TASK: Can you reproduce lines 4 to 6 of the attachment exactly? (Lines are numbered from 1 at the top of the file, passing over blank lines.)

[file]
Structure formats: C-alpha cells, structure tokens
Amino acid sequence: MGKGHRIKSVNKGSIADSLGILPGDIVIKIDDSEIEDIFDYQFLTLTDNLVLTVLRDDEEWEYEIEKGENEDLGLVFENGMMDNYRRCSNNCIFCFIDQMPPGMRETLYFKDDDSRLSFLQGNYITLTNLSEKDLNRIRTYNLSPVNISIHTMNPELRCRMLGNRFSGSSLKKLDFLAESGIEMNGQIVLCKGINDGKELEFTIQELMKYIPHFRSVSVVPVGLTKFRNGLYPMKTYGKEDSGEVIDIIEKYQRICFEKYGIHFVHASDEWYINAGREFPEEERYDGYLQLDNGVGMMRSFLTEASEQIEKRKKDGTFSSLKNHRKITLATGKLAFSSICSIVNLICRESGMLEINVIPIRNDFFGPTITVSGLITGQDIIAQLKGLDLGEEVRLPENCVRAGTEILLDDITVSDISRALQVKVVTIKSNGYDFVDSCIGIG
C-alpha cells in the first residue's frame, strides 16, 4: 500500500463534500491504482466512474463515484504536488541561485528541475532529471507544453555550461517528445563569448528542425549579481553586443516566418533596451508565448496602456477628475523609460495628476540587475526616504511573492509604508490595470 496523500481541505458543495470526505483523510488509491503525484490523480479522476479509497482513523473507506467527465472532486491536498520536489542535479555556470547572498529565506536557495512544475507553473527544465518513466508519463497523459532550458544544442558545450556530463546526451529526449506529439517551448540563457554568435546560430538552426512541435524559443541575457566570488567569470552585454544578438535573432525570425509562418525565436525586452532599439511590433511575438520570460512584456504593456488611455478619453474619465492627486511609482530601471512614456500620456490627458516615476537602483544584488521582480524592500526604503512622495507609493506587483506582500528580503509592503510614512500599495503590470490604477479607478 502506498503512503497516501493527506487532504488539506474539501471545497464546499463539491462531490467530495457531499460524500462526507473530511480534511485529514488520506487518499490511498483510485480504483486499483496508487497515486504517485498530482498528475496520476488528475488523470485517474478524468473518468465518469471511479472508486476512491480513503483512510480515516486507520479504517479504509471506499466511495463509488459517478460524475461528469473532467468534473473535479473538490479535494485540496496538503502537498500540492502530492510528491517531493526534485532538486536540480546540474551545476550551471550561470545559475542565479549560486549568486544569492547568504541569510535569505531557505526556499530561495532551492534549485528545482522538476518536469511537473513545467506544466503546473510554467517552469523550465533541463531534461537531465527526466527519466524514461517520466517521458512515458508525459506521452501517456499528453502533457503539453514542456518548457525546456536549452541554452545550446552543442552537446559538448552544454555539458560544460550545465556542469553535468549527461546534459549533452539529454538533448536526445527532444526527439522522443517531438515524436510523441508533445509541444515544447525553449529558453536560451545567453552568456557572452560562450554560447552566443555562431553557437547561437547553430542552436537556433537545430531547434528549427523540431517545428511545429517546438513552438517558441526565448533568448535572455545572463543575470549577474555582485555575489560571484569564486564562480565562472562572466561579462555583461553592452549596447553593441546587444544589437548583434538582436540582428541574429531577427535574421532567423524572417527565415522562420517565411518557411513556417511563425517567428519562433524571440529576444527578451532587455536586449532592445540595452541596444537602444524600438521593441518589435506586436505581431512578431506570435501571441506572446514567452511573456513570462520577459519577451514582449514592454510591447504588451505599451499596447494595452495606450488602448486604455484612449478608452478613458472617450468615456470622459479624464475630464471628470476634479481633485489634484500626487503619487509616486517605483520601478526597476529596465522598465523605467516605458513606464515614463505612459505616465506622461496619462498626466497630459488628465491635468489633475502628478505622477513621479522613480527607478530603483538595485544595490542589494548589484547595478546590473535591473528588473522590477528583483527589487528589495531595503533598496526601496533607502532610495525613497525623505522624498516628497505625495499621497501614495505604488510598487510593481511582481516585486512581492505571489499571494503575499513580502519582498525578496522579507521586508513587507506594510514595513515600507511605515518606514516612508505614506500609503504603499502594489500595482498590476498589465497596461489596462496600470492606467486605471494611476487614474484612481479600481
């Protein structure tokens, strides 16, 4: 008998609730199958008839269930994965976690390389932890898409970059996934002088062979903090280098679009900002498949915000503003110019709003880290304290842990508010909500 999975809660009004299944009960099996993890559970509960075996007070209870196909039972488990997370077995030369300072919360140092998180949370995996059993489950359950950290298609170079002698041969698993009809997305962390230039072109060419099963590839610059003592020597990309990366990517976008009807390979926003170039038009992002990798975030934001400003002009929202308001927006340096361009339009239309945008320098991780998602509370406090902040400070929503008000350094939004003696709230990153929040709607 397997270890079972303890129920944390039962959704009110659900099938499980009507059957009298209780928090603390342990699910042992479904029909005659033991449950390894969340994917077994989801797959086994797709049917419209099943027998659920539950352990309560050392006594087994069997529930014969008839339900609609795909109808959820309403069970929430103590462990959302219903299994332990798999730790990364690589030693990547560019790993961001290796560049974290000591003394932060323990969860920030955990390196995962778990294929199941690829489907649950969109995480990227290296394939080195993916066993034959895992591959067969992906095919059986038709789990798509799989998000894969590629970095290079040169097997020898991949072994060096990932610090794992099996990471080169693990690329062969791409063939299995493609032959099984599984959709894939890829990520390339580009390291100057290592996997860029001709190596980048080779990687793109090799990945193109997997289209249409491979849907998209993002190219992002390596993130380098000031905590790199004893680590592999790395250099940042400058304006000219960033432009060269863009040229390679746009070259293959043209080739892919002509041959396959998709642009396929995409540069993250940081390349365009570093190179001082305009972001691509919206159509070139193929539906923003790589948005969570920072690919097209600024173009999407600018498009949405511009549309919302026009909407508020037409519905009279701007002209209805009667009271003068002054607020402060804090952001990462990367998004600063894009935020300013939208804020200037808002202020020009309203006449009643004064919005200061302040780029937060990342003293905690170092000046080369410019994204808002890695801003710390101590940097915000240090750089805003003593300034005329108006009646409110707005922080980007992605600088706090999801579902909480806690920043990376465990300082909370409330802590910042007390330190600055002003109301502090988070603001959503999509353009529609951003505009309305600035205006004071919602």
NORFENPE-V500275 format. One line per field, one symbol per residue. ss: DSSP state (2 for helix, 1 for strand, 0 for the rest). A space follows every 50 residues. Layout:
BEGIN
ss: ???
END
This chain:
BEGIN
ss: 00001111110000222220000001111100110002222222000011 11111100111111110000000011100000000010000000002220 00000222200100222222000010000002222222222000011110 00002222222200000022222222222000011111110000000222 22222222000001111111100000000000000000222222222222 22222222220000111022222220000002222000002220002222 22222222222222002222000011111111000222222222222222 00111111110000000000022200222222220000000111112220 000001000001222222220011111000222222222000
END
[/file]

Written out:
């Protein structure tokens, strides 16, 4: 008998609730199958008839269930994965976690390389932890898409970059996934002088062979903090280098679009900002498949915000503003110019709003880290304290842990508010909500 999975809660009004299944009960099996993890559970509960075996007070209870196909039972488990997370077995030369300072919360140092998180949370995996059993489950359950950290298609170079002698041969698993009809997305962390230039072109060419099963590839610059003592020597990309990366990517976008009807390979926003170039038009992002990798975030934001400003002009929202308001927006340096361009339009239309945008320098991780998602509370406090902040400070929503008000350094939004003696709230990153929040709607 397997270890079972303890129920944390039962959704009110659900099938499980009507059957009298209780928090603390342990699910042992479904029909005659033991449950390894969340994917077994989801797959086994797709049917419209099943027998659920539950352990309560050392006594087994069997529930014969008839339900609609795909109808959820309403069970929430103590462990959302219903299994332990798999730790990364690589030693990547560019790993961001290796560049974290000591003394932060323990969860920030955990390196995962778990294929199941690829489907649950969109995480990227290296394939080195993916066993034959895992591959067969992906095919059986038709789990798509799989998000894969590629970095290079040169097997020898991949072994060096990932610090794992099996990471080169693990690329062969791409063939299995493609032959099984599984959709894939890829990520390339580009390291100057290592996997860029001709190596980048080779990687793109090799990945193109997997289209249409491979849907998209993002190219992002390596993130380098000031905590790199004893680590592999790395250099940042400058304006000219960033432009060269863009040229390679746009070259293959043209080739892919002509041959396959998709642009396929995409540069993250940081390349365009570093190179001082305009972001691509919206159509070139193929539906923003790589948005969570920072690919097209600024173009999407600018498009949405511009549309919302026009909407508020037409519905009279701007002209209805009667009271003068002054607020402060804090952001990462990367998004600063894009935020300013939208804020200037808002202020020009309203006449009643004064919005200061302040780029937060990342003293905690170092000046080369410019994204808002890695801003710390101590940097915000240090750089805003003593300034005329108006009646409110707005922080980007992605600088706090999801579902909480806690920043990376465990300082909370409330802590910042007390330190600055002003109301502090988070603001959503999509353009529609951003505009309305600035205006004071919602």
NORFENPE-V500275 format. One line per field, one symbol per residue. ss: DSSP state (2 for helix, 1 for strand, 0 for the rest). A space follows every 50 residues. Layout:
BEGIN